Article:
Why We're Liberals

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Eric Alterman would make a terrible political strategist. In his new polemic, the liberal gadfly admirably rebuts all the right’s powerful canards about the left—that it’s soft on terrorism, or anti-American, or just a bunch of out-of-touch elites in bed with Hollywood. The problem is that he offers precious little real-world advice on how progressive politicians might actually combat criticism on the campaign trail, where conservative messaging has so often triumphed. Any insight into how Dems can prevent another fatal Swift Boat attack is conspicuously absent.

Beginning with a political history that charts the evolution of liberalism from its Enlightenment origins through its last hurrah­ (LBJ’s Great Society), Alterman maintains that the left’s ideological hallmarks—such as a commitment to reason and equality of opportunity for all citizens—still resonate with the vast majority of Americans. (Indeed, after seven disastrous years of the Bush administration, that’s even more true, he contends.) Then, in a series of chapters with tongue-in-cheek titles like “If Liberals Are So Peace-Loving, Why Do They Want to Murder the Unborn?,” Alterman disembowels the falsehoods conservatives have successfully deployed over the years.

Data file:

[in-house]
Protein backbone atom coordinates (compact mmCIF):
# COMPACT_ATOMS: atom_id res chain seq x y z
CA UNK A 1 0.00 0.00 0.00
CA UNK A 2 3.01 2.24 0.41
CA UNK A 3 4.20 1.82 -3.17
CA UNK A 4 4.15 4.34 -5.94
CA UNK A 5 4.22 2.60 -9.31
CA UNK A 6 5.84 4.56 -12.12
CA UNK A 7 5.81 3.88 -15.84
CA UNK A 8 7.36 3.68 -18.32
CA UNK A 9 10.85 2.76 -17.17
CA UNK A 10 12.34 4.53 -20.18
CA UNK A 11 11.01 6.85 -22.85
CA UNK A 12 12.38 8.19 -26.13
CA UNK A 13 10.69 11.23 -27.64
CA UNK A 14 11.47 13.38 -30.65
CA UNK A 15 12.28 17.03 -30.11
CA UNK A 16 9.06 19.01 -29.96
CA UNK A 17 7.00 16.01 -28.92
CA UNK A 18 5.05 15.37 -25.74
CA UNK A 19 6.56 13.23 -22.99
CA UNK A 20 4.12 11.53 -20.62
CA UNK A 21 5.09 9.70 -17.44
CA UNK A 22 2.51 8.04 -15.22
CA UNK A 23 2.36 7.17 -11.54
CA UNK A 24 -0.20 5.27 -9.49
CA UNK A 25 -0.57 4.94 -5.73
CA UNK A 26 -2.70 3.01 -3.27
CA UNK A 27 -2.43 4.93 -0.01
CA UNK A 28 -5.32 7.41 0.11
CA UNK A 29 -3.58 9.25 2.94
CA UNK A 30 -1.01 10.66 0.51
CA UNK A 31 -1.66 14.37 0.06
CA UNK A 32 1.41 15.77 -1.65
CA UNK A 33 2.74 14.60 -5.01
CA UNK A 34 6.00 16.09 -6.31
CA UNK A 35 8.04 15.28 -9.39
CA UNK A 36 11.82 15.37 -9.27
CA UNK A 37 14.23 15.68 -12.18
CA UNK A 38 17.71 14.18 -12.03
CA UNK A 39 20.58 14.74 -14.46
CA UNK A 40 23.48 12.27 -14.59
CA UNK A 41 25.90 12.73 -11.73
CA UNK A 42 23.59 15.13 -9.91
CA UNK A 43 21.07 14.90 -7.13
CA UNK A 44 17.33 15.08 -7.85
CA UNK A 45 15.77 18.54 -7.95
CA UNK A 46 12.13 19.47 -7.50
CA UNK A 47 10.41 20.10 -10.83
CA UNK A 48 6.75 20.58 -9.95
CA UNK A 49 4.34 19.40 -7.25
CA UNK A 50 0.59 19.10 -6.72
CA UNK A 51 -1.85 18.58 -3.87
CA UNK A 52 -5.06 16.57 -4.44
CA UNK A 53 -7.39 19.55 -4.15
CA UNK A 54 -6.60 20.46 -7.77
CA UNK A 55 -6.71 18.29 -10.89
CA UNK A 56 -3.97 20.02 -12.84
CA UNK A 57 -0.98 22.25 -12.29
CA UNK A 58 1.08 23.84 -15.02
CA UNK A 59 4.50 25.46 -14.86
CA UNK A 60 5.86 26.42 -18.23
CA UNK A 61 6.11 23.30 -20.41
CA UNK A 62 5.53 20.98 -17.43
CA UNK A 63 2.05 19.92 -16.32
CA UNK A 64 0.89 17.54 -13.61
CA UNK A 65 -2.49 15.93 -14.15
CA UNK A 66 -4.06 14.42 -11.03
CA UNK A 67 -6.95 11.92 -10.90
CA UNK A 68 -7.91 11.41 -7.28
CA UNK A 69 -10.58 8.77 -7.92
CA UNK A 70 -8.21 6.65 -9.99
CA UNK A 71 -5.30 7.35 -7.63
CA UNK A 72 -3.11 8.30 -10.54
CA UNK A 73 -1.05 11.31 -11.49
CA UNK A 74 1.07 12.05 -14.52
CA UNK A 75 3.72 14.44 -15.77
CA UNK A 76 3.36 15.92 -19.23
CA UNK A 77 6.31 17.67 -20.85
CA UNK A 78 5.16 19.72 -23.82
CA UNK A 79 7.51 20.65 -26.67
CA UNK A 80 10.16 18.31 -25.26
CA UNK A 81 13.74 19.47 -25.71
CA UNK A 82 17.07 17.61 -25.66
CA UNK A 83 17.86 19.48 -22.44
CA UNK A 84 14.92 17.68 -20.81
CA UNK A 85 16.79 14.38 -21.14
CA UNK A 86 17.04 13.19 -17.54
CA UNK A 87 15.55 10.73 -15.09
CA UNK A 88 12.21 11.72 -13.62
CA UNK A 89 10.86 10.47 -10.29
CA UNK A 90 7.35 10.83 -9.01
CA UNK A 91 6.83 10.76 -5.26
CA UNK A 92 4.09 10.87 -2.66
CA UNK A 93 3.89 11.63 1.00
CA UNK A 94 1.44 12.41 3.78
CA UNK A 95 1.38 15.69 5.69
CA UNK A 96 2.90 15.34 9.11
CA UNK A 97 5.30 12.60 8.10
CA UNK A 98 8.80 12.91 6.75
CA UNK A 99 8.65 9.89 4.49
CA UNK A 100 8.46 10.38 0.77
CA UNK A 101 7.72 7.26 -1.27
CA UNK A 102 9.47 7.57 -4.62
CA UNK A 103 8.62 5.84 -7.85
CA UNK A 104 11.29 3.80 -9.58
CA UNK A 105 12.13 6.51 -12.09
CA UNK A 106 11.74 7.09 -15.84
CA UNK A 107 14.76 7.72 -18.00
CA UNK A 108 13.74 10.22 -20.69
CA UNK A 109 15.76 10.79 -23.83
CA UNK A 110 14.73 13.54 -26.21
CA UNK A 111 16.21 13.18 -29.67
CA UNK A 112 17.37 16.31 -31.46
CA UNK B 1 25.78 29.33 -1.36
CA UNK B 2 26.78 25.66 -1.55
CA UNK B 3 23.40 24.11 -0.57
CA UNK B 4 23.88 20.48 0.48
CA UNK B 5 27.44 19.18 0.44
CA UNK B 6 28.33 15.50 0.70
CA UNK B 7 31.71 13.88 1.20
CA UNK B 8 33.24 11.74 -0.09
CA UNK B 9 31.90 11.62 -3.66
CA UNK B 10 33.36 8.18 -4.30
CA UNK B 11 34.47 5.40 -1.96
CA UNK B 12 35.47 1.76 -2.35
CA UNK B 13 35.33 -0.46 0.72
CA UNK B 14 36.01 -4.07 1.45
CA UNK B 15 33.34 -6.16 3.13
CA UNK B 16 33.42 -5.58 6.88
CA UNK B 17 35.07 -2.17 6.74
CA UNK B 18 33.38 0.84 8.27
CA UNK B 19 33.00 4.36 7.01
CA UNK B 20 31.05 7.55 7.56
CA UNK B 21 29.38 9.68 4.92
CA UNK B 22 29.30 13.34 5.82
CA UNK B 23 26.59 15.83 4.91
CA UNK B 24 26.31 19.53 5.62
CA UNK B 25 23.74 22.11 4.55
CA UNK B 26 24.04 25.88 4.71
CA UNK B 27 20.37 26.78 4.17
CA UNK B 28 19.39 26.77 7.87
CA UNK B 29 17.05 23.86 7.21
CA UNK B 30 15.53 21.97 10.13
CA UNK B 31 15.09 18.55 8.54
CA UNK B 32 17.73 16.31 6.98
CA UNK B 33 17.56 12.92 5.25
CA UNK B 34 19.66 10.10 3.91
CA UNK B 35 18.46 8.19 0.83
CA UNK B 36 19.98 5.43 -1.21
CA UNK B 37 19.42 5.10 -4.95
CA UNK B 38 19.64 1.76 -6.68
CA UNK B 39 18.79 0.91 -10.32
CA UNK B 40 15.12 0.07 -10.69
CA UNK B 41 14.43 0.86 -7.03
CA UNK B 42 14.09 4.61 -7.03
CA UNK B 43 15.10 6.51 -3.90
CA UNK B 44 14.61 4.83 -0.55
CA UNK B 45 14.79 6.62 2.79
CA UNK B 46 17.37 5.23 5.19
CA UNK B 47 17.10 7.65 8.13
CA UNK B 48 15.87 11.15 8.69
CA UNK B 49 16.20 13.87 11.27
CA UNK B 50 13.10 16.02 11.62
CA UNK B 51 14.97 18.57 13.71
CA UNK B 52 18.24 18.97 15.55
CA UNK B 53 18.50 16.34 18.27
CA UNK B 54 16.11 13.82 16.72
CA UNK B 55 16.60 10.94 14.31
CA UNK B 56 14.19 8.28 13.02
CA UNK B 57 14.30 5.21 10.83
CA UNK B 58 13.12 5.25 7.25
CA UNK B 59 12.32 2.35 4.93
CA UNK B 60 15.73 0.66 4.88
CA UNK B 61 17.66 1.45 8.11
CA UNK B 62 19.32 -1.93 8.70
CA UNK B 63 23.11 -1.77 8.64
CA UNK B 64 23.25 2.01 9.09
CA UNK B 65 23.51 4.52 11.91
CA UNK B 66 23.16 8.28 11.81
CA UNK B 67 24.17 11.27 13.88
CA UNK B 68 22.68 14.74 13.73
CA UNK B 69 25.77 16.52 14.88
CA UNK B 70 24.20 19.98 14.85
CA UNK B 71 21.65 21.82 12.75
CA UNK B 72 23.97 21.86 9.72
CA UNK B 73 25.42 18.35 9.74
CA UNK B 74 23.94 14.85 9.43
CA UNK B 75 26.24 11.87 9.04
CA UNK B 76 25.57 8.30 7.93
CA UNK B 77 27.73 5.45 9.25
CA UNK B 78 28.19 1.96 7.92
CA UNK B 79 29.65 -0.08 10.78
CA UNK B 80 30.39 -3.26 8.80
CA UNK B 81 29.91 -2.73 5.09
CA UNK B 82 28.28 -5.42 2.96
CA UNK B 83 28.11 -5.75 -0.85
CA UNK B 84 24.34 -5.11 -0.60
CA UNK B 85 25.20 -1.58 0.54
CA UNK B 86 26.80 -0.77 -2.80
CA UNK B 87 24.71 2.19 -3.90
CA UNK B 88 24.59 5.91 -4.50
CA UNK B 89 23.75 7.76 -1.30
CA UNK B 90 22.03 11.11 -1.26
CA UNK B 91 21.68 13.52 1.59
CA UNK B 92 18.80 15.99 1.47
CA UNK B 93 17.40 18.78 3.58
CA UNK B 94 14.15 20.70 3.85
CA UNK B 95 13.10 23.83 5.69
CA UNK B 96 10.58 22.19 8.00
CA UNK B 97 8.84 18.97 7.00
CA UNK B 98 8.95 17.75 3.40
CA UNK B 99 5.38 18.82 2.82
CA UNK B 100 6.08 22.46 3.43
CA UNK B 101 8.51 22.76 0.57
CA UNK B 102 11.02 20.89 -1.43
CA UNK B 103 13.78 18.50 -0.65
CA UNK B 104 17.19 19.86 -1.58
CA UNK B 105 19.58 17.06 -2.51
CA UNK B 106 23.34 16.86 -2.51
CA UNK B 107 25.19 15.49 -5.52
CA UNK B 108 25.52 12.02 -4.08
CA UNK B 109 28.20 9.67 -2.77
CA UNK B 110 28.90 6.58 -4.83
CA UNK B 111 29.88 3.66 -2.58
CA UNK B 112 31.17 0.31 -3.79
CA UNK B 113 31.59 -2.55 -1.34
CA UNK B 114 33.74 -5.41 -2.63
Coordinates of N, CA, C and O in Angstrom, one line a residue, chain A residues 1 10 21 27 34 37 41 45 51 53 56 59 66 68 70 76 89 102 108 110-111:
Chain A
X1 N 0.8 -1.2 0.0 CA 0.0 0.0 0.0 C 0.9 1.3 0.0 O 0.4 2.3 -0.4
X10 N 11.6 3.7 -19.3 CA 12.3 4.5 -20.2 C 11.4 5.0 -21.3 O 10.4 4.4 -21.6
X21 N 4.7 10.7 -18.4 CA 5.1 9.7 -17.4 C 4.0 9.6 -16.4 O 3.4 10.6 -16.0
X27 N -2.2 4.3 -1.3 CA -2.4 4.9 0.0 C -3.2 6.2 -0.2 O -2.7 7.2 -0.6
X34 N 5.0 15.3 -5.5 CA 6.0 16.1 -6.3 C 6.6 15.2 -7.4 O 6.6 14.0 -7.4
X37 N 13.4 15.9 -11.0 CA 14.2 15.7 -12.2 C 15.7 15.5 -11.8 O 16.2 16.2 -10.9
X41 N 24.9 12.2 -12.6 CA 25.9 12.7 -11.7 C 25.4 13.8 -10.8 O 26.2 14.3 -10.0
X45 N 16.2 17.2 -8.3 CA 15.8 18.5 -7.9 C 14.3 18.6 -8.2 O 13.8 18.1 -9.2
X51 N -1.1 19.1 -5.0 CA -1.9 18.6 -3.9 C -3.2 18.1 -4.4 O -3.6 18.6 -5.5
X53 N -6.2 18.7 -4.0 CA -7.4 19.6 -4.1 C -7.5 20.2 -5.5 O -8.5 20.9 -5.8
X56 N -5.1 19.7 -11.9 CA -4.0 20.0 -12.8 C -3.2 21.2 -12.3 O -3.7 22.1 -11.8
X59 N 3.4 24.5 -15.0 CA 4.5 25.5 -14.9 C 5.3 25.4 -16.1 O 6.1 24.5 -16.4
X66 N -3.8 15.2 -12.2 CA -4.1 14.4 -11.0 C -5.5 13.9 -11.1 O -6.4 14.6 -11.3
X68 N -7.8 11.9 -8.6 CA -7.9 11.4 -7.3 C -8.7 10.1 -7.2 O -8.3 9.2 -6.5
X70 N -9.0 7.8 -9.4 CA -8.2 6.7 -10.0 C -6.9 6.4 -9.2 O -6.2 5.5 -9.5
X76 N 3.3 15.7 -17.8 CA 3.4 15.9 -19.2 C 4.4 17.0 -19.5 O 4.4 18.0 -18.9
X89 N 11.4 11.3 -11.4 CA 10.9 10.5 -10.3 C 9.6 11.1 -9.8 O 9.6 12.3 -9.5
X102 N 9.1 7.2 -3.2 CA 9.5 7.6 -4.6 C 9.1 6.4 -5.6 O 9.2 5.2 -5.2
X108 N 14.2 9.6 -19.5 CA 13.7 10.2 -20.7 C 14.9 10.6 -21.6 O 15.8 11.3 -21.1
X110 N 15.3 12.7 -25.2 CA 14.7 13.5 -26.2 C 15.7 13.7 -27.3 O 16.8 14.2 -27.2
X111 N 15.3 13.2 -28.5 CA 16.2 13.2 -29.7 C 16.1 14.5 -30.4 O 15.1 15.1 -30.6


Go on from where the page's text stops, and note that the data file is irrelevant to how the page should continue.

Yet in marked contrast to his now-classic 2004 critique, What Liberal Media?, which persuasively corrected conservative charges of a biased press, Alterman’s latest treatise is hardly revelatory. Most of his readers know that conservative rhetoric about liberals is pure spin, and that key progressive agenda items like universal health care and multilateral diplomacy enjoy wide support among voters. But Republicans could still manage to win. Unfortunately, Alterman, privileging critique at the expense of pragmatic solutions, doesn’t attempt to explain how they can be stopped.

—Sean Kennedy

Alterman reads Mar 24, 2008.

By Eric Alterman. Viking, $24.95.

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